Subject: Re: 32 bit dev_t, Revision 2
To: Todd Vierling <tv@NetBSD.ORG>
From: Chris G. Demetriou <>
List: tech-kern
Date: 01/11/1998 19:21:48
[ after this message, i'm going to read the rev 3 doc and comment on
it.  "Good thing my SO's plane flight was cancelled." 8-]

> : Uh, last I saw, mandated use of opaque 32-bit tokens for device
> : numbers.  Isn't that true?  (I seem to recall that, but can't quote
> : C&V, and don't want to pull the RFC down.) that kills at least half of
> : your argument.
> Well, there are always `old' NFS servers, but we still want to be able to
> use `old' 16 bit devices if the appropriate compat exists, whatever the
> case.  Right?

You want to be able to boot from them and use them.  However, you
should replace them as soon as possible and there might be minor bugs
(i.e. when comparing devices) resulting from their use if you mix old
and new device nodes.

> : > 1. dev_t--only when _KERNEL is defined--becomes an opaque type of the
> : > definition:
> : >     typedef union { u_int32_t i; } dev_t;
> : 
> : Please, do this while debugging, but don't commit it that way.  While
> : Perry's claims about what i've said are incorrect, the spirit of them
> : is correct.
> I've stricken this completely, and all the extra cruft around it.  I think I
> have zeroed in on the places I need to worry about equality comparisons and
> dev-to-int conversions, and third party code can pretty much be checked by
> third parties.  :)

Paul might want you to add it back, but if so then it should be
consistent in user-land and in the kernel, and most of the macros you
wanted (i.e. to convert to and from integral types should be
unnecessary except maybe for the NFS code).

> : > 5. Character and block device major numbers for a given device must match.
> : > If a character device or a block device does not have a corresponding
> : > counterpart, the counterpart will be unconfigured.
> : 
> : No, not "character and device major numbers must match."  There should
> : be a unified table, which character and block devices in the same
> : table with a flag to tell you which types the entry supports.
> Well, when the cdev-vs-bdev API is rewritten to distinguish character and
> block in the function calls.  This is a transition mechanism.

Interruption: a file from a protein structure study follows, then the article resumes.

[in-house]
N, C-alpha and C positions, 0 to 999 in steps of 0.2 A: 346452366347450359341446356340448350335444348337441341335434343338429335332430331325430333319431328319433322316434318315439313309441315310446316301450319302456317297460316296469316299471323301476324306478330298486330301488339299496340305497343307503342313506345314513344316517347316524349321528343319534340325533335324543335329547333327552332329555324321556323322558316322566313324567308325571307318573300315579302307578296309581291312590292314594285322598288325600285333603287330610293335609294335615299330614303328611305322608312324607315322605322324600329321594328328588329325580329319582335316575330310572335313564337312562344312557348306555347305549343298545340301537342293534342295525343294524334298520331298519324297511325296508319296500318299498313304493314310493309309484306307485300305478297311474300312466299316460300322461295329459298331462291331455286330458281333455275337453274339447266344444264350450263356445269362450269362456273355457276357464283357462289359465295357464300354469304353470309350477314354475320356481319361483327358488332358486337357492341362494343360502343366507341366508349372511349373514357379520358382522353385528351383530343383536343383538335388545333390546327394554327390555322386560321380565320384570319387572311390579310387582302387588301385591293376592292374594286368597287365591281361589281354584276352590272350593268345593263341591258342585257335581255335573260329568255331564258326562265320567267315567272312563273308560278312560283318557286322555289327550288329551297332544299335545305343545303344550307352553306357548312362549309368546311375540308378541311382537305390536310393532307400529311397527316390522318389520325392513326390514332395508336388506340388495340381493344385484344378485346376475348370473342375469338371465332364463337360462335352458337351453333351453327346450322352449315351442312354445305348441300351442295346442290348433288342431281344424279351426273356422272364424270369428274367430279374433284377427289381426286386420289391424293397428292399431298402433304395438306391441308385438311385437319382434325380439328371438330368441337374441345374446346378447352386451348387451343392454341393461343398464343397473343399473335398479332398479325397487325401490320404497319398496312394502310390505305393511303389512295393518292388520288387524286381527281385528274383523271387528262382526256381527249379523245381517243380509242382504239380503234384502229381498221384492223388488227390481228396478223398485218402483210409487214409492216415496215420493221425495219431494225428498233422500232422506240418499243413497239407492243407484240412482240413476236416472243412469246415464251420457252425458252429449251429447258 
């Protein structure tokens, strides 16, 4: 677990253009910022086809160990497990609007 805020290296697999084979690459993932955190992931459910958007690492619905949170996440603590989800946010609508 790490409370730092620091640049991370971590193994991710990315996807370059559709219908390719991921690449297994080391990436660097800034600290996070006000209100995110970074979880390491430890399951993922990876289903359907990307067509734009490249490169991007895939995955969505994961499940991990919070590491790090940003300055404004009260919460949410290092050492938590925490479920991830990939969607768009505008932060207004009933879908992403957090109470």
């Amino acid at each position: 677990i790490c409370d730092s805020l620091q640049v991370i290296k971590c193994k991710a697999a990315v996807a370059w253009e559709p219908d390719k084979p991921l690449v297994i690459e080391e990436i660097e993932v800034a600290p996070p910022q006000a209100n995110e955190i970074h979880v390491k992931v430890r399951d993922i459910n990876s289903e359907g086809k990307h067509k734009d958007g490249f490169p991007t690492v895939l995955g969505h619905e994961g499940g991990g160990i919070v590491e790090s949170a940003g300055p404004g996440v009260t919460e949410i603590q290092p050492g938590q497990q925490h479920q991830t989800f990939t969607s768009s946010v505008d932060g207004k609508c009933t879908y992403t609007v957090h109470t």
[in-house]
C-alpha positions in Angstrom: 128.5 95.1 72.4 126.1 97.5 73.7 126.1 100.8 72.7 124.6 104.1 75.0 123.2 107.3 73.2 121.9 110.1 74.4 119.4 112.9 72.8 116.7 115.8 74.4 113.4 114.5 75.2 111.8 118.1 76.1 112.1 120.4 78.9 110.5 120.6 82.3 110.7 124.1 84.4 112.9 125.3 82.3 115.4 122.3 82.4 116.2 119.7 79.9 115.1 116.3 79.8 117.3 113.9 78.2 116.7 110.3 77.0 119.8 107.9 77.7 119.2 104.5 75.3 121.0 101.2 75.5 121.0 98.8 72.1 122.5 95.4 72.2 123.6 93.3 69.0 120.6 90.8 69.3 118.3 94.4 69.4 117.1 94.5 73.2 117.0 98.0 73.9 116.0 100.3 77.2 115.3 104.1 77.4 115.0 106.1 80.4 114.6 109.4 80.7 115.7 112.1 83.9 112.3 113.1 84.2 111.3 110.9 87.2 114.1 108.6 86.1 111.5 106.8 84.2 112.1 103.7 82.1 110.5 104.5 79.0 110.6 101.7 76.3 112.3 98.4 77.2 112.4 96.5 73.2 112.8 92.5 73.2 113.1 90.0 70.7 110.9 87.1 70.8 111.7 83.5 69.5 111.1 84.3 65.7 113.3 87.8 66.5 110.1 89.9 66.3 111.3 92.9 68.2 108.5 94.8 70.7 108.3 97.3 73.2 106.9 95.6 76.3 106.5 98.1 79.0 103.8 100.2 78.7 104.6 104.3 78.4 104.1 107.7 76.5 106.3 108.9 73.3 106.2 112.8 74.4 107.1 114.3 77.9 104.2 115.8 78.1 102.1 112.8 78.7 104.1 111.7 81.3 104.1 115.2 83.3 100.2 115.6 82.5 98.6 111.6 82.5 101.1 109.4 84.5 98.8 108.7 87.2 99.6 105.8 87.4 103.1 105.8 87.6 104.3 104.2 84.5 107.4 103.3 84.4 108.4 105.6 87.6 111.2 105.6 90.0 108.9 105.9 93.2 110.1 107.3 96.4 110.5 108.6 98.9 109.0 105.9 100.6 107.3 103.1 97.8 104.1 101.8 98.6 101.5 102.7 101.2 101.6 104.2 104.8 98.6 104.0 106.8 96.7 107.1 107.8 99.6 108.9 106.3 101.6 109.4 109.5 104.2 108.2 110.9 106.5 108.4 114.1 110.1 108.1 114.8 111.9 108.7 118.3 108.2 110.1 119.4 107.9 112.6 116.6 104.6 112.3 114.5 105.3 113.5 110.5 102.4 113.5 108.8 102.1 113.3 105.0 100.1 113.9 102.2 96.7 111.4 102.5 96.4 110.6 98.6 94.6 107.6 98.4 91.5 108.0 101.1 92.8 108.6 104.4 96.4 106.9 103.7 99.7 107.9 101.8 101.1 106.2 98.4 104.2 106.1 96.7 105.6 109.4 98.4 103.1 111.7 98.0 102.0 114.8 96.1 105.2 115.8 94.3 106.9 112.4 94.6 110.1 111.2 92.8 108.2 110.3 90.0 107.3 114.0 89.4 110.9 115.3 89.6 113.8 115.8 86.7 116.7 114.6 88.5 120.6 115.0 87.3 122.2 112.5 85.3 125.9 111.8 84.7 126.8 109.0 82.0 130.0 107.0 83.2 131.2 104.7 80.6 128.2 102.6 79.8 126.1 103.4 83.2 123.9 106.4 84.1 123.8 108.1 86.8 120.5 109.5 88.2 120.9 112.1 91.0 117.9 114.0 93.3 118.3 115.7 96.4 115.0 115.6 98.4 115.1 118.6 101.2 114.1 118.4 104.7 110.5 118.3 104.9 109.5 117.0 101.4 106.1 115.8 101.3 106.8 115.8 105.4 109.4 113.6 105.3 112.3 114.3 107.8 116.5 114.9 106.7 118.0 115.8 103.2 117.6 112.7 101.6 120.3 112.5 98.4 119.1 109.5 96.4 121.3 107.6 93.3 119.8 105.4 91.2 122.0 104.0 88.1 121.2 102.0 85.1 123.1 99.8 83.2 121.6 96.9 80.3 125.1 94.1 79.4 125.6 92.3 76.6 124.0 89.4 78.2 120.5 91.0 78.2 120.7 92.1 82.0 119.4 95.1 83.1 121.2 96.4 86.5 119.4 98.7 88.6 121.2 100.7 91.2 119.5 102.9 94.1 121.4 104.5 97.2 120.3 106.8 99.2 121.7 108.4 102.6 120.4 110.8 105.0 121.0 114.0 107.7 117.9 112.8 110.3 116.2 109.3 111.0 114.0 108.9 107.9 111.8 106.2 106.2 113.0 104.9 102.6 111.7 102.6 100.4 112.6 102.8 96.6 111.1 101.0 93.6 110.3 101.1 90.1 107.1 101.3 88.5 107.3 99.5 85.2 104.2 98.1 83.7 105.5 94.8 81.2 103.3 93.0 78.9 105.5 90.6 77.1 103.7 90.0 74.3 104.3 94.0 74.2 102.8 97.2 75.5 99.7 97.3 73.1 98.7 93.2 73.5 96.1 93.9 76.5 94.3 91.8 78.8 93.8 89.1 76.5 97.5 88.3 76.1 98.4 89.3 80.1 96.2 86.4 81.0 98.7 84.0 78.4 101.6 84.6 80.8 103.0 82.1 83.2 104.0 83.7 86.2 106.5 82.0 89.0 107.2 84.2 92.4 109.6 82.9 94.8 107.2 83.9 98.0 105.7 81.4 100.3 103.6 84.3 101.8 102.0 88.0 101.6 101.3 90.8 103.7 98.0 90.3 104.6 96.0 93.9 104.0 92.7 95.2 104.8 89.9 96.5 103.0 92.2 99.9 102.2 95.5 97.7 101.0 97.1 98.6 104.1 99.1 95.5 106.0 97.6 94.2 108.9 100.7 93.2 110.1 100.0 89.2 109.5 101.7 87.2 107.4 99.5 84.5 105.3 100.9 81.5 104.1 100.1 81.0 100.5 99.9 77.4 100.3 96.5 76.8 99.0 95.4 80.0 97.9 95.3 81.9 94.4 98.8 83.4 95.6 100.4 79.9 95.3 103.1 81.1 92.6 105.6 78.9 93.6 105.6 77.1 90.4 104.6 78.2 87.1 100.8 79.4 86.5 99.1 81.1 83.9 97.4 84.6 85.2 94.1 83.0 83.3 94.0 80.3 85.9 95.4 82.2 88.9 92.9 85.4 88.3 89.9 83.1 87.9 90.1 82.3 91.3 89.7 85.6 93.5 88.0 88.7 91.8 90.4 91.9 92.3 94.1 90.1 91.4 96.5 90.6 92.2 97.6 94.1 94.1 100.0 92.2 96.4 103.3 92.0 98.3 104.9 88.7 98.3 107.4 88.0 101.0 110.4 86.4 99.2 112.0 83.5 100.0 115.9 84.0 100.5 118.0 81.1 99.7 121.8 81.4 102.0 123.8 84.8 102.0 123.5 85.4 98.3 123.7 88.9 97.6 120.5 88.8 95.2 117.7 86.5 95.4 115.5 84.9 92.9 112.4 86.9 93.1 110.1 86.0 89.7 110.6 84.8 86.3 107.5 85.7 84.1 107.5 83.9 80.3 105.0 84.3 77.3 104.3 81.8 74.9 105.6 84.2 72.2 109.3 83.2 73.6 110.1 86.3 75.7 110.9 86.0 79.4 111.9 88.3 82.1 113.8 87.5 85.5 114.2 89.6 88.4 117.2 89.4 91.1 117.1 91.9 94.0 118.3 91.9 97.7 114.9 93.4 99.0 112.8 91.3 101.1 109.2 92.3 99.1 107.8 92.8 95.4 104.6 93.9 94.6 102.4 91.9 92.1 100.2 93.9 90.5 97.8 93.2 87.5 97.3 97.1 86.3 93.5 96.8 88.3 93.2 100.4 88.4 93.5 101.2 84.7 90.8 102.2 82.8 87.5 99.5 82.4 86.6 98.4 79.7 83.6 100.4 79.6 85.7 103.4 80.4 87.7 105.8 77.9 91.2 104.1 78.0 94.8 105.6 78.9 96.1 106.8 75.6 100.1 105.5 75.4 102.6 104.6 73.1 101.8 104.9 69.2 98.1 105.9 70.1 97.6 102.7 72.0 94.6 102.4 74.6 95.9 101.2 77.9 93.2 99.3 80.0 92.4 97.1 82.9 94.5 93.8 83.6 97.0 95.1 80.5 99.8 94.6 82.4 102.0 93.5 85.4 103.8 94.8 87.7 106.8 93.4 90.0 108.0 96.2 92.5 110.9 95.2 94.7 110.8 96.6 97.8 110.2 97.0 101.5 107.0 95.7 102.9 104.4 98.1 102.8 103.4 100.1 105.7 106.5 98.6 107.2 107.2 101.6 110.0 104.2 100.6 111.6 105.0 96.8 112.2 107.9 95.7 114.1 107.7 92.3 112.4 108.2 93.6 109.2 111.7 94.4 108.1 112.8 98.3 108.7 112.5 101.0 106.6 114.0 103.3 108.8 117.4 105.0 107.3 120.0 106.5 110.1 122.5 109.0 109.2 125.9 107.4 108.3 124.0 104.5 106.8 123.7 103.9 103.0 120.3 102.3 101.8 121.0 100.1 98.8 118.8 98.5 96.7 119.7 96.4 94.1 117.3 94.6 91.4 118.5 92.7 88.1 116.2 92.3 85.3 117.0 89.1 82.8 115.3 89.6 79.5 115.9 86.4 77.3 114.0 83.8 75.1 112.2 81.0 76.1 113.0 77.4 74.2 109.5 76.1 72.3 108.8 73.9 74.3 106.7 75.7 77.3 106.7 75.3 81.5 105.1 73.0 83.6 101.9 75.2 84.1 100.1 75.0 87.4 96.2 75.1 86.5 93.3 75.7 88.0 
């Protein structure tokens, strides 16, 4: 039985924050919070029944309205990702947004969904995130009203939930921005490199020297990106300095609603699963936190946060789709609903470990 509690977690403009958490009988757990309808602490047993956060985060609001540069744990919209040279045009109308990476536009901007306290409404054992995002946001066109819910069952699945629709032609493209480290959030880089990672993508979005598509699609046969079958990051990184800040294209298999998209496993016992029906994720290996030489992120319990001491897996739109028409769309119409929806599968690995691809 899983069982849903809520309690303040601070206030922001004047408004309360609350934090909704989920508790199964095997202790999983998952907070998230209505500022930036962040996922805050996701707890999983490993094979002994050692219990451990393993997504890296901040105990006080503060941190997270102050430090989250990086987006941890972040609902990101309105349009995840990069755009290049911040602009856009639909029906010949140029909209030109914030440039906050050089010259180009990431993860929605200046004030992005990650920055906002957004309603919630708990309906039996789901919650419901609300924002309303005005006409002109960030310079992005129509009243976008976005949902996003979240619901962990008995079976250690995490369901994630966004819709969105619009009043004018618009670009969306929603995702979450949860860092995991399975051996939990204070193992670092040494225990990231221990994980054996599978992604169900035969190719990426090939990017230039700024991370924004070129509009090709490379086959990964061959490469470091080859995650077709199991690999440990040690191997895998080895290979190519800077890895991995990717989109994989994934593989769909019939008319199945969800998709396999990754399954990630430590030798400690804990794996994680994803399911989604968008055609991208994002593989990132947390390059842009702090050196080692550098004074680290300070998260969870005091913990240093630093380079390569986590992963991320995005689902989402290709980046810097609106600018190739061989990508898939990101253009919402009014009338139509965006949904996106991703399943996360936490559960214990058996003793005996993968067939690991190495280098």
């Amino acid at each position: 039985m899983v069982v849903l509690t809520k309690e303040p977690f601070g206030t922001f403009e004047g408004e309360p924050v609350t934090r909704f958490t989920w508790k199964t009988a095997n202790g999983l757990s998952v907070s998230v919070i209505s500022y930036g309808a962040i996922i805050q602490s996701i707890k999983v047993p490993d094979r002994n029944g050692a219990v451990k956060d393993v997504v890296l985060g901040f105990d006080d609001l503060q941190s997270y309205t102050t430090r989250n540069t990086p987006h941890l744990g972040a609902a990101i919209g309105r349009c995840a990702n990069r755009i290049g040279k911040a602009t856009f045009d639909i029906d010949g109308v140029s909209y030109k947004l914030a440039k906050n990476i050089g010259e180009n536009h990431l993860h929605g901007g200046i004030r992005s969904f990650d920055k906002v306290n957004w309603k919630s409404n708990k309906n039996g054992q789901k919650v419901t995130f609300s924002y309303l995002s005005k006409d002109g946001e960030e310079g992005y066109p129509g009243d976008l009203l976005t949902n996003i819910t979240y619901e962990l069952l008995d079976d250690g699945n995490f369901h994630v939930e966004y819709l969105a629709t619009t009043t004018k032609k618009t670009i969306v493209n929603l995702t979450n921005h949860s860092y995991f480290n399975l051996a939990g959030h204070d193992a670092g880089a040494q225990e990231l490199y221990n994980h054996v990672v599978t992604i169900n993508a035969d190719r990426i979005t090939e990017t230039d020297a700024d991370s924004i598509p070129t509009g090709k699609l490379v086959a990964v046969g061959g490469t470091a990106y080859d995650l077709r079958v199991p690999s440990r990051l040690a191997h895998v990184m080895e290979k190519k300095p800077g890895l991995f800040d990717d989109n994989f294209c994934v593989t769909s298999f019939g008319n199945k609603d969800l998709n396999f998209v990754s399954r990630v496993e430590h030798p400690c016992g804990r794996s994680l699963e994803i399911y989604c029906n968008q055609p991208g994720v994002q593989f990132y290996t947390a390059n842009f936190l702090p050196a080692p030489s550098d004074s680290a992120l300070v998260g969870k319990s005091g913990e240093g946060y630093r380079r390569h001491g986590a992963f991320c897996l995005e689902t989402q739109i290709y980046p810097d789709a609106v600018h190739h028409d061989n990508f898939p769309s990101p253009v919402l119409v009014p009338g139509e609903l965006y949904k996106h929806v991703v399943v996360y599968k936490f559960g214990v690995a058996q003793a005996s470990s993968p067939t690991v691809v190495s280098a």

How much difference do you think there is?

I don't think there's very much...  Mostly different function calls.
Do any of the device table entry points actually have different
_semantics_ for block vs. character?  (most of the special semantic
handling is taken care of the in the spec vnops.)

You'll note that there's not a foo_char_open and a foo_block_open --
usually there's just one 'fooopen', etc.

The calling interface to device drivers will have to change
eventually, anyway, but I don't think that's a stumblink block for
this purpose.

> : 'minor' should return the correct minor, by either:
> : 	(1) returning the right bits, if it's a new device node, or
> : 	(2) doing a conversion of the right bits based on the major
> : 	    number, if it's an old device node.
> Ah, I did not think about the minor case.  With a stub that only returns
> what's passed into it for devices that have an easy conversion, right?

Yah.  There should be MI stubs for conversion involving:
	(1) "the same number,"
	(2) MI devices
which could just be plugged in to the table to do the right thing.

> : *punt*  If other OSes only have 16-bit dev_t's, then their compat code
> : can implement some hack.  Otherwise, leave it alone.
> What about old NetBSD ?

"Do whatever you'd do for a vendor with a 16-bit dev_t in the stat

That might mean that binaries which do dev_t tricks will break, or it
might mean that some wicked 'distillation' algorithm will be used, or
something else.

Maybe this means an addition to the 'compat' tables for backward
compatibility, but i'm not sure it's important enough to seriously
worry about.

> : What uses of programs do you think this will cause problems for?
> Shells.  write(1).  talk(1).
> Frankly, anything that calls ttyname() or the OS equivalent, in one of two
> cases:
> - an OS with 16 bit dev_t's, or old NetBSD (static?) binaries, and new
>   device nodes in the filesystem.
> - new NetBSD (or dynamic NetBSD) binaries with old device nodes in the file
>   system.  (But if the dev_t stored in the opened file is left in 16 bit
>   format, this is not a problem.)

Your other mail indicated that you 'got over' your concern about old
programs with 32-bit dev_t's right?

Yes, you need to do something gross for compatibility with 16-bit stat
structures, but I don't think that's important enough to twist the
architecture around for it.